October 31, 2010
Kazuo Umezu – Viz – 2008 -2 volumes
I liked the first volume of this series quite a bit, but my roommate had such a negative opinion I thought I would hold off reviewing the second volume and re-read it at a later date. He’s a big fan of Umezu, so I thought maybe I just got caught up in the shiny newness of this series and the fact it was published in a large fancy omnibus with color pages.
In some ways, he was right. There are two things that Umezu is fantastic at drawing: terrified children and humanoid monsters. These work well for short stories, and in an anthology series like Cat-Eyed Boy, a new monster and a scared bratty kid are all you need to carry a short story, where the plot can be any simple idea. But it doesn’t hold up so well when the stories are longer. “The Band of One Hundred Monsters” and “The Meatball Monster” take up the first 300 pages of this book. “One Hundred Monsters” is a carryover story from volume one, and runs for 100 pages. Basically, the Cat-Eyed Boy is trying to save a family (specifically an innocent little boy) from a demon siege. There are some choice moments here, for instance the duel with a spider-woman and the scenes where Cat-Eyed Boy slowly unmasks the band, but the fact that most of the plot involves running from monsters, being tortured by monsters, or fighting monsters means that the novelty gets old fast. This is taken to the extreme in “The Meatball Monster,” where Cat-Eyed Boy spends 200 pages fighting one monster as a family acts as stupid as possible and he is continuously hindered by a “human blood transfusion.”
The problems in the first two stories are magnified by the very thing that made Drifting Classroom so much fun to read. Frequently, Cat-Eyed Boy can just “do” things that it doesn’t really make sense he can do. The biggest offender is when he suddenly starts breathing fire in order to stop the spider woman in the first story. This is “explained” by swallowed gas and a hot coal in his mouth, but there’s quite a bit of this, and it always feels a little cheap when it happens. Sometimes the results are quite funny, like when Cat-Eyed Boy discovers a cure for cancer, then immediately disregards it, but reading the two long stories with lots of instances of these types of things is really frustrating.
The last third of the volume is quite enjoyable though, as we get back to basics with short stories and terrified children running from monsters. The scenarios really are fantastic, and we get everything from a child’s Bosch-like trip to Hell to save his mother to a very young boy getting kidnapped by a snake man in a trenchcoat. One of them also ends with a little boy being pursued by his mother’s rotting corpse through the street. The stories are short enough to be enjoyable both on Umezu’s best strengths and by good ideas, and I’d absolutely love to see more of them. Even a slightly longer story, about a wooden Kannon that comes to life to drink the blood of those her nun saves. Not only is the image of the killer nun and the bloodthirsty hundred-armed Kannon an excellent one, there’s also a little bit of a mystery keeping things interesting. There’s a nonsensical, but interesting, twist at the end as well.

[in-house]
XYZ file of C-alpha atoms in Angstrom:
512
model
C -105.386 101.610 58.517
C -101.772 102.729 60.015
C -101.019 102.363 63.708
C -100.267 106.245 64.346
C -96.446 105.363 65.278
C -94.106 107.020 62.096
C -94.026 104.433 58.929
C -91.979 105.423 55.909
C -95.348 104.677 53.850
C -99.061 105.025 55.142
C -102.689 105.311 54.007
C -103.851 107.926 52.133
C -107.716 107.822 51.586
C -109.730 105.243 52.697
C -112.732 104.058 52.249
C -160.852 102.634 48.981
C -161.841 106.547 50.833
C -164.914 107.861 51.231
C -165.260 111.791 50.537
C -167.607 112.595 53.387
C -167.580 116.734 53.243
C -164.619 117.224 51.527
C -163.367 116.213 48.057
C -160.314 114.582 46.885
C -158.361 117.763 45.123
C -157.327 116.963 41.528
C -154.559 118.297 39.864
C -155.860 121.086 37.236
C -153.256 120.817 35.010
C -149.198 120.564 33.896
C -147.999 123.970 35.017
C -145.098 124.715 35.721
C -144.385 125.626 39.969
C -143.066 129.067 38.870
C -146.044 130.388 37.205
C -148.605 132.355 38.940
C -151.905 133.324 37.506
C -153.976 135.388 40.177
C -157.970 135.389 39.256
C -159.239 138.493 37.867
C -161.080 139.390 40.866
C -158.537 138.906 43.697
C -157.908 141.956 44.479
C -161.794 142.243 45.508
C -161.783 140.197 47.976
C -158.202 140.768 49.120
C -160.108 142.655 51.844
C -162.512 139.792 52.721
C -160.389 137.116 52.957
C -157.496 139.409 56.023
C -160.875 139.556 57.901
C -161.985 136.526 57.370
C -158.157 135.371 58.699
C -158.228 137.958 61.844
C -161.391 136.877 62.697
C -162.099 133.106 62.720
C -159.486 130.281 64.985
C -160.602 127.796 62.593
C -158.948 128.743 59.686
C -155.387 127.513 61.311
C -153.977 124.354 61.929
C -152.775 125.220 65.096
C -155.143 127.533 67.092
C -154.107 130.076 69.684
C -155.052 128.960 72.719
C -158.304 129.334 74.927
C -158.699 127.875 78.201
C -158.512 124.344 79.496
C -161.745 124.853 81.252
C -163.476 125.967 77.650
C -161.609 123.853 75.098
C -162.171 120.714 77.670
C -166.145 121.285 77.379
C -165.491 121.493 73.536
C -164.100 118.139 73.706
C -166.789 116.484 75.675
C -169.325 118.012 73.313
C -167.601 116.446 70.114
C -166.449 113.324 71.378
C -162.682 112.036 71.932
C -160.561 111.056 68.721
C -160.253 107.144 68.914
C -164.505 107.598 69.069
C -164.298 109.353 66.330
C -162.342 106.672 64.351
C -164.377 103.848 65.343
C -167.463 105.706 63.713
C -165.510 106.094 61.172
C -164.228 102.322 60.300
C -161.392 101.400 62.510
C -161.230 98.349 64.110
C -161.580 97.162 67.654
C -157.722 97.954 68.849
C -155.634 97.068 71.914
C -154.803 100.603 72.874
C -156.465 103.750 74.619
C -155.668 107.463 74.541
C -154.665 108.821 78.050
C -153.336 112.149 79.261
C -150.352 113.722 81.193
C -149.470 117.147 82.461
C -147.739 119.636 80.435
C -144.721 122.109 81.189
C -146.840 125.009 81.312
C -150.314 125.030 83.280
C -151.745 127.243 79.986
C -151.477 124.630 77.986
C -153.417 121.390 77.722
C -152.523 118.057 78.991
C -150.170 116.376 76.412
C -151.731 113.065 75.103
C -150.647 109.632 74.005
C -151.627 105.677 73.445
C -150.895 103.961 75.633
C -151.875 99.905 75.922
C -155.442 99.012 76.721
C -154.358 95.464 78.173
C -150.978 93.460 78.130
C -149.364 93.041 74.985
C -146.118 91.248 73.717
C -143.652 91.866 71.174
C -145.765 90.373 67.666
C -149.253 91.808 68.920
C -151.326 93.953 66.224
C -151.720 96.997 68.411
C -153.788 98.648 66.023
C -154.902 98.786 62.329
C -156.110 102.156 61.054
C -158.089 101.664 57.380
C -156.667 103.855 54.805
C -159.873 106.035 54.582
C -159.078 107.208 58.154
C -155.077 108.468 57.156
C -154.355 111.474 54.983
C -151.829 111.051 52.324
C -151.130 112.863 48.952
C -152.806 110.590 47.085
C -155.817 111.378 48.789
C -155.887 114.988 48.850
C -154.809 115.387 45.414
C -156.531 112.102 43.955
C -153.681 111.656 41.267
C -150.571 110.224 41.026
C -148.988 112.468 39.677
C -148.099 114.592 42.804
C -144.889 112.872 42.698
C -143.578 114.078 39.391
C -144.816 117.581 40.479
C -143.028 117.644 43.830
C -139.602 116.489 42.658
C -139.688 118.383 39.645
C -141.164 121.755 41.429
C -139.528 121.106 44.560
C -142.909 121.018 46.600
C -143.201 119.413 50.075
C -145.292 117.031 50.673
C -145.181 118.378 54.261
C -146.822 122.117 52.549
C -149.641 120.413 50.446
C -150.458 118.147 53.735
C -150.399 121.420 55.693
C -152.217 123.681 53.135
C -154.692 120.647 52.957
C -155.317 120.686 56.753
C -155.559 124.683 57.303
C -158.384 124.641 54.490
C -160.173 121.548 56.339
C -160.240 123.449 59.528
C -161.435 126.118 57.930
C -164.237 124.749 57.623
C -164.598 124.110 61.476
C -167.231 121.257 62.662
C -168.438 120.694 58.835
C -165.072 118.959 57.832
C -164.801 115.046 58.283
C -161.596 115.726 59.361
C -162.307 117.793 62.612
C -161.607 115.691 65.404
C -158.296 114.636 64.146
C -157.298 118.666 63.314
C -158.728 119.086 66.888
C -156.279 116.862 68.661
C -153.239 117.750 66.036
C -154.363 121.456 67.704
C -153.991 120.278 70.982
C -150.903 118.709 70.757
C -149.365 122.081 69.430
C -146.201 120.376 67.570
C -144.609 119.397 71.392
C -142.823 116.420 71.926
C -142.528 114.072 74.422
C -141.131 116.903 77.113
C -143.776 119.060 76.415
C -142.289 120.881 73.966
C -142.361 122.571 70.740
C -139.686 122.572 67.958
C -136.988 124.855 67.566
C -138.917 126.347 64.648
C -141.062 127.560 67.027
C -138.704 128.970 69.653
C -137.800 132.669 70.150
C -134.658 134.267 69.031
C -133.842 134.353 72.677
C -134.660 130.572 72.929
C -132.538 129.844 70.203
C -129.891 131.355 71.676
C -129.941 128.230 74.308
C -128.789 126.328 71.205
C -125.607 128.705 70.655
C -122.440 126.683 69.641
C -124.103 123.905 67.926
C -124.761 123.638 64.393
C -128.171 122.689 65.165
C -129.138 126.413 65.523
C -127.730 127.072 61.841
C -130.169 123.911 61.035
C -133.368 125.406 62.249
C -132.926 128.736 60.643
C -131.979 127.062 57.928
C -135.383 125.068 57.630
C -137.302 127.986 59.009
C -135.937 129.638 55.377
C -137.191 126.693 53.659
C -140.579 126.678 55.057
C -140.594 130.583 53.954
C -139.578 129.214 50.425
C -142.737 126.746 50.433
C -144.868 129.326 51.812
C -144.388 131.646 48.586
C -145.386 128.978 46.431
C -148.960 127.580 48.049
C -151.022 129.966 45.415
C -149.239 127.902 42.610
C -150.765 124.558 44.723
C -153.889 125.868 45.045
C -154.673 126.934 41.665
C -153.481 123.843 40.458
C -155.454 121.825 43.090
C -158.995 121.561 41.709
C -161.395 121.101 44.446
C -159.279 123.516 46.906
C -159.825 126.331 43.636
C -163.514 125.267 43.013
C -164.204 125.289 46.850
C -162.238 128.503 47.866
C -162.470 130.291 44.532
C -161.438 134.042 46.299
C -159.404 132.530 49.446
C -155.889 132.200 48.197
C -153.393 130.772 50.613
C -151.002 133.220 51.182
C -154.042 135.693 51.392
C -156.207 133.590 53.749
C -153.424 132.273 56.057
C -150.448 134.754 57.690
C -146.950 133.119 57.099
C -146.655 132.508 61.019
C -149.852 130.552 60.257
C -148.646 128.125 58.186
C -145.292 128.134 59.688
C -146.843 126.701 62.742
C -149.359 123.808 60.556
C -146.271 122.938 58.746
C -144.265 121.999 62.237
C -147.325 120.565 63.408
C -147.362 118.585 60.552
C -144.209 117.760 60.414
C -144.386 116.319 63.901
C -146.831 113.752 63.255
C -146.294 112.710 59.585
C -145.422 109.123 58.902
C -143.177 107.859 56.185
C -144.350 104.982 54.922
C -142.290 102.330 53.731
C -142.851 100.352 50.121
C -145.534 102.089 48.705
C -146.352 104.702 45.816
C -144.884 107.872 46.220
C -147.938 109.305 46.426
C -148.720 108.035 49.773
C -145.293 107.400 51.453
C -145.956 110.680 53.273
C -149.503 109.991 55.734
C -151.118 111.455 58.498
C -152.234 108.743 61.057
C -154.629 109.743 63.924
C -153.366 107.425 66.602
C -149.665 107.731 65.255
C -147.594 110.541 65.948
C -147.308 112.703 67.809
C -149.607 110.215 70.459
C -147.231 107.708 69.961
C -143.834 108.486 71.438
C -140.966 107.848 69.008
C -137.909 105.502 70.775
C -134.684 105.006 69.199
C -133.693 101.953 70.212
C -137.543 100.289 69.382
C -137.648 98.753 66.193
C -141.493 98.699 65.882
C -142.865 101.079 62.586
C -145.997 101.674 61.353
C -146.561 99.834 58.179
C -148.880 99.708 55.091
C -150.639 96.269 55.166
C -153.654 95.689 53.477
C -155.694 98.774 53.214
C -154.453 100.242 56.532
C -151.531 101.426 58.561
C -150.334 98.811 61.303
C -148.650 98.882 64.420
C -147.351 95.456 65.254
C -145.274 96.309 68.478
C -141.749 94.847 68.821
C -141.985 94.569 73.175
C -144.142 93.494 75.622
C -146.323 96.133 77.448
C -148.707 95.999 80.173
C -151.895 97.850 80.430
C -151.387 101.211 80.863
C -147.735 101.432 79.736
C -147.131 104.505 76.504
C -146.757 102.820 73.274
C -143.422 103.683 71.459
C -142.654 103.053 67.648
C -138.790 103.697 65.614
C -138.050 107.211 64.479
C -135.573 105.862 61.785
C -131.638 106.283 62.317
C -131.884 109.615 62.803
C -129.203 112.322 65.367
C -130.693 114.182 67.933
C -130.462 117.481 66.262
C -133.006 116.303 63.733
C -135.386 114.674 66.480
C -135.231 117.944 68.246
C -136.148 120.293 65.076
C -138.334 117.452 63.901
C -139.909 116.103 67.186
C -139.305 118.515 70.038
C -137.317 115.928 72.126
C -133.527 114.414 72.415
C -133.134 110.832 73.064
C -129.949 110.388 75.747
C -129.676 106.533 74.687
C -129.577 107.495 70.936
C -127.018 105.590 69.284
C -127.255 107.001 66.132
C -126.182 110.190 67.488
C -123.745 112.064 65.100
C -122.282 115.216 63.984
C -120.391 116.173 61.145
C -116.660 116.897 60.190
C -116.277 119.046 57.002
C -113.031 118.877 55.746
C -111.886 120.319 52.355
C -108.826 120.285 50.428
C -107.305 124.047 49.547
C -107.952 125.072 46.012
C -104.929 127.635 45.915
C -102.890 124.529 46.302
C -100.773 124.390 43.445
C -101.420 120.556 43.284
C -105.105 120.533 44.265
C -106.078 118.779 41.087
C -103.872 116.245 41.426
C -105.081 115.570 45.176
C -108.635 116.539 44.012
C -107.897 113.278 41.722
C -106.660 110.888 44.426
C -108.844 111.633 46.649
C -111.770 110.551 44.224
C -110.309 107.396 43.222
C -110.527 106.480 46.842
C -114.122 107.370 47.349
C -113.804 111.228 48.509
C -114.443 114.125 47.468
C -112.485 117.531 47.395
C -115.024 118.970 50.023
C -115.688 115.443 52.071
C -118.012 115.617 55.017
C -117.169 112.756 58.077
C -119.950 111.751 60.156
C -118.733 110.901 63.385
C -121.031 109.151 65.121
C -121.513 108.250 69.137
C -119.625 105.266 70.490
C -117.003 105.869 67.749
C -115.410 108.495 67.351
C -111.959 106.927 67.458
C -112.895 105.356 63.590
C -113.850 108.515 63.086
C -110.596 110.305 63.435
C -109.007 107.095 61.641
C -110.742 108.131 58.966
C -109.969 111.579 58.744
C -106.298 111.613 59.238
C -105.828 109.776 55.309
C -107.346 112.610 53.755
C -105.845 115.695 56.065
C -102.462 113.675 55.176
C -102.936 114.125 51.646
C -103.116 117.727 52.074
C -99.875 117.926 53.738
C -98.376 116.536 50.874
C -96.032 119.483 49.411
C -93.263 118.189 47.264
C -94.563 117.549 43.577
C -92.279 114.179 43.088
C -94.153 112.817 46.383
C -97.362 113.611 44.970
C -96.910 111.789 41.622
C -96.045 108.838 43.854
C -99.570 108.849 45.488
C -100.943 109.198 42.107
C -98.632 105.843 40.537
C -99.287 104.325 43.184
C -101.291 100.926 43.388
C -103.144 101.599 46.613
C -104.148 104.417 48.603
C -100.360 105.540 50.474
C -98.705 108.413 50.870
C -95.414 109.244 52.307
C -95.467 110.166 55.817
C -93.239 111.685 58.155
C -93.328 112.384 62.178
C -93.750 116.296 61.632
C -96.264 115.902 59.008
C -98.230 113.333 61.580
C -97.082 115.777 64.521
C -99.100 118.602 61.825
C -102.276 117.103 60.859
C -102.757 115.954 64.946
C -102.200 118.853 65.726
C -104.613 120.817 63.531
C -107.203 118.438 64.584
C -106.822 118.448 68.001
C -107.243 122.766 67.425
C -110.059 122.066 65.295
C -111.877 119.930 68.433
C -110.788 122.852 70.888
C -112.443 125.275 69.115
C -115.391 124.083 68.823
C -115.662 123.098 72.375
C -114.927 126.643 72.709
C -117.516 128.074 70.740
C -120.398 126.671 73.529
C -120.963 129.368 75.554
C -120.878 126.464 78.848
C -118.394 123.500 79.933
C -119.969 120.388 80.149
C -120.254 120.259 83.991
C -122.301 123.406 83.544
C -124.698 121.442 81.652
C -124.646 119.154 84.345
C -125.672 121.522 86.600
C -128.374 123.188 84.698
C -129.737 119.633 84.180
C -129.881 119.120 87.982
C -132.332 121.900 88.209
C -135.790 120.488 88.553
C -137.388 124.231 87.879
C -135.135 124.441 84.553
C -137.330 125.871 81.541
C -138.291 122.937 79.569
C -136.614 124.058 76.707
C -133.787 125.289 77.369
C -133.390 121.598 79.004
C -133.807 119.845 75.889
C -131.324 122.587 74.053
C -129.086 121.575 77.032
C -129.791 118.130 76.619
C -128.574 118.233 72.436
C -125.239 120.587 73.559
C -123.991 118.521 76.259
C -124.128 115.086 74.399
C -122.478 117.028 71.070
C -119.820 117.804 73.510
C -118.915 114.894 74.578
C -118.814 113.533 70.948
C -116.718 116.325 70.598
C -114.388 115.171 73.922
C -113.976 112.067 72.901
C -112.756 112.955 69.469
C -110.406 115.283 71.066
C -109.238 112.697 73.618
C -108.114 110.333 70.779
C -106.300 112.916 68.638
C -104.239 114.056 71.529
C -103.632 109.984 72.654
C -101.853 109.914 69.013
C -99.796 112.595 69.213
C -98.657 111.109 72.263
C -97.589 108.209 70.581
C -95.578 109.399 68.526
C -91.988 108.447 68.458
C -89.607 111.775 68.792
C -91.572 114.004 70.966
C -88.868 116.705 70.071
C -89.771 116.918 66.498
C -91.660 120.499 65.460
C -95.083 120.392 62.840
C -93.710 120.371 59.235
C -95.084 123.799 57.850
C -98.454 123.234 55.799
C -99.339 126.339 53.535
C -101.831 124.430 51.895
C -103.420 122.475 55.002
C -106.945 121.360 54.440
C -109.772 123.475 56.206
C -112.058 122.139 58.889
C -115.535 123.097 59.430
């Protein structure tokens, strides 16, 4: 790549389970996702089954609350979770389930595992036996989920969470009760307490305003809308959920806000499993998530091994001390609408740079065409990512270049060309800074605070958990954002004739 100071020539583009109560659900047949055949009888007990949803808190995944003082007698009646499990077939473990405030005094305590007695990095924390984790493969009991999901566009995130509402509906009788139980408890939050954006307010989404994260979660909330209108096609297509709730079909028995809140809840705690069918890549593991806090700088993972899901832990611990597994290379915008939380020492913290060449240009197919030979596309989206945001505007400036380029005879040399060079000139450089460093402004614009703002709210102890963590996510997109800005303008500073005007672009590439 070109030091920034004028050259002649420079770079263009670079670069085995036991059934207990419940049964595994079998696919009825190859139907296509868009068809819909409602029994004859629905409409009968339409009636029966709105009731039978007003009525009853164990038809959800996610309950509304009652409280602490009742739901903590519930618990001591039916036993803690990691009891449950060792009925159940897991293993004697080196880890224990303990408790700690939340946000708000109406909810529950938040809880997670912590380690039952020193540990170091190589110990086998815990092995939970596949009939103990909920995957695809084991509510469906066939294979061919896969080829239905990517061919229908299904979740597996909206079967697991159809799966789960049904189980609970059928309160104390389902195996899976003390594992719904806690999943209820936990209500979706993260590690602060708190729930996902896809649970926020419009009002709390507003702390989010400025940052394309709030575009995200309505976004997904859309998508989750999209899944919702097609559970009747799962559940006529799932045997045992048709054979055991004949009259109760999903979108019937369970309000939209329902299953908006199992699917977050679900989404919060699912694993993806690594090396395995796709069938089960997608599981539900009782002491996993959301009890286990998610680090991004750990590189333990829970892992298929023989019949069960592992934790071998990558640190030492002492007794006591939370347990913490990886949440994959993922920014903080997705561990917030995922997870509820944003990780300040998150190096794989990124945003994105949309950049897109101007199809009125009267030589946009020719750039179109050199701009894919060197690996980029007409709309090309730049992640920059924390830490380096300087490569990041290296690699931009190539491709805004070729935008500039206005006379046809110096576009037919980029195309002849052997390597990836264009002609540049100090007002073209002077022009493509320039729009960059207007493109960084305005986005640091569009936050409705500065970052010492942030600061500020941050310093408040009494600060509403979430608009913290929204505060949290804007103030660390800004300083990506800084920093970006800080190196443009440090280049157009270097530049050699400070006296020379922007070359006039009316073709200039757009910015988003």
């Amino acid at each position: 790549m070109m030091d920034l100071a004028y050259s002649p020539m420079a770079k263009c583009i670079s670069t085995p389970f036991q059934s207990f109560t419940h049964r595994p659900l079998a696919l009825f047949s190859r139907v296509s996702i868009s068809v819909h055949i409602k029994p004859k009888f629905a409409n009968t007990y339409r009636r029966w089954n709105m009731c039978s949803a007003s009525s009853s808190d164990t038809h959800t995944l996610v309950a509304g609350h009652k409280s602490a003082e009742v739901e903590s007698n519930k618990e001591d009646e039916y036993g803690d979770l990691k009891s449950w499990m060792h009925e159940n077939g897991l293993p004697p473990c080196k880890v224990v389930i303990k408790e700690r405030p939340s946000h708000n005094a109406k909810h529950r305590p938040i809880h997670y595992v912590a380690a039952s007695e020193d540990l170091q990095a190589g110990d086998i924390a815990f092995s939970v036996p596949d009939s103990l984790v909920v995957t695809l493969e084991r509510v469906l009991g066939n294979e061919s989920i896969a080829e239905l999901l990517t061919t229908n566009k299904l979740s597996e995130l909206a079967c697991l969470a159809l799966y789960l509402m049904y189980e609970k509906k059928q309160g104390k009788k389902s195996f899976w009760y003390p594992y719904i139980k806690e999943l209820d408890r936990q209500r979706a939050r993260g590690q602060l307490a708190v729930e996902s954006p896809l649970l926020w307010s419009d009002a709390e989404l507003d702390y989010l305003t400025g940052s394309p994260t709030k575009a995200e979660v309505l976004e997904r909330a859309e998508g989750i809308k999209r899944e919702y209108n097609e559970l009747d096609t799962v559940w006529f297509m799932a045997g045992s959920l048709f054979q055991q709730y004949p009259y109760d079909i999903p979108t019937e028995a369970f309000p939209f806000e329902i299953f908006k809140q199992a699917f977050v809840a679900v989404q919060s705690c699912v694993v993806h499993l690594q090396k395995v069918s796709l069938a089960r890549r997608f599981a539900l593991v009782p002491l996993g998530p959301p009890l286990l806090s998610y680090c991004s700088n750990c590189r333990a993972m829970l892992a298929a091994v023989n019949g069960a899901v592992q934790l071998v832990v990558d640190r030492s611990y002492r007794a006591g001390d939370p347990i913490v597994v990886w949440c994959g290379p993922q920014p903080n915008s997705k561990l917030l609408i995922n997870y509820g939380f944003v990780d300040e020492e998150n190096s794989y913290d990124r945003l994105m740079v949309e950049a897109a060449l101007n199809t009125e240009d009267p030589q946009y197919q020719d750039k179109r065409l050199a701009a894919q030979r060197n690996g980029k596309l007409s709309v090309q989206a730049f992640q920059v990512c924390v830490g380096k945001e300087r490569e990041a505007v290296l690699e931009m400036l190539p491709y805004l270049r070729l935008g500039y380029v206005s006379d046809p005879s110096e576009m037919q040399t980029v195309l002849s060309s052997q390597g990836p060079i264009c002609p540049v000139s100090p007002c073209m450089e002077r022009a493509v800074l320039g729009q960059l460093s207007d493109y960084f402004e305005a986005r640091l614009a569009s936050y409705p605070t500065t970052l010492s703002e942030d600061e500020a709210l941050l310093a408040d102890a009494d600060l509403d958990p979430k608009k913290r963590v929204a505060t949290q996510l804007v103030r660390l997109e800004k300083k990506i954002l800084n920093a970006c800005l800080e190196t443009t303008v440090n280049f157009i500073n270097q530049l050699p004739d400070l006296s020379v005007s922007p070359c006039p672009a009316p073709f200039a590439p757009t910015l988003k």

It’s also worth noting that this is one of the only instances of a female Buddhist nun I’ve ever seen in a manga.
Cat-Eyed Boy is at its worst when the stories are long, but the short stories that make up the rest of the series are very much worth reading, and they’re interesting from a historical perspective too, since we see very little manga from the 60s in the US. Tezuka and Umezu are the only two artists, I think, unless some of the Tatsumi stories that have been translated hail from the 60s. I don’t think we saw any Golgo 13 stories from the 60s in the material that was translated into English. And… hm, the last story in Hino’s Lullabies from Hell may be of a 60s vintage, I’m pretty sure that was one of his debut stories. The first volume has a few more short stories in it than this one, I think, but this one is still worth picking up for the stories in the back. Power through the boring stuff in front, if you want. It is kind of ridiculous how long the Meatball Monster story lasts.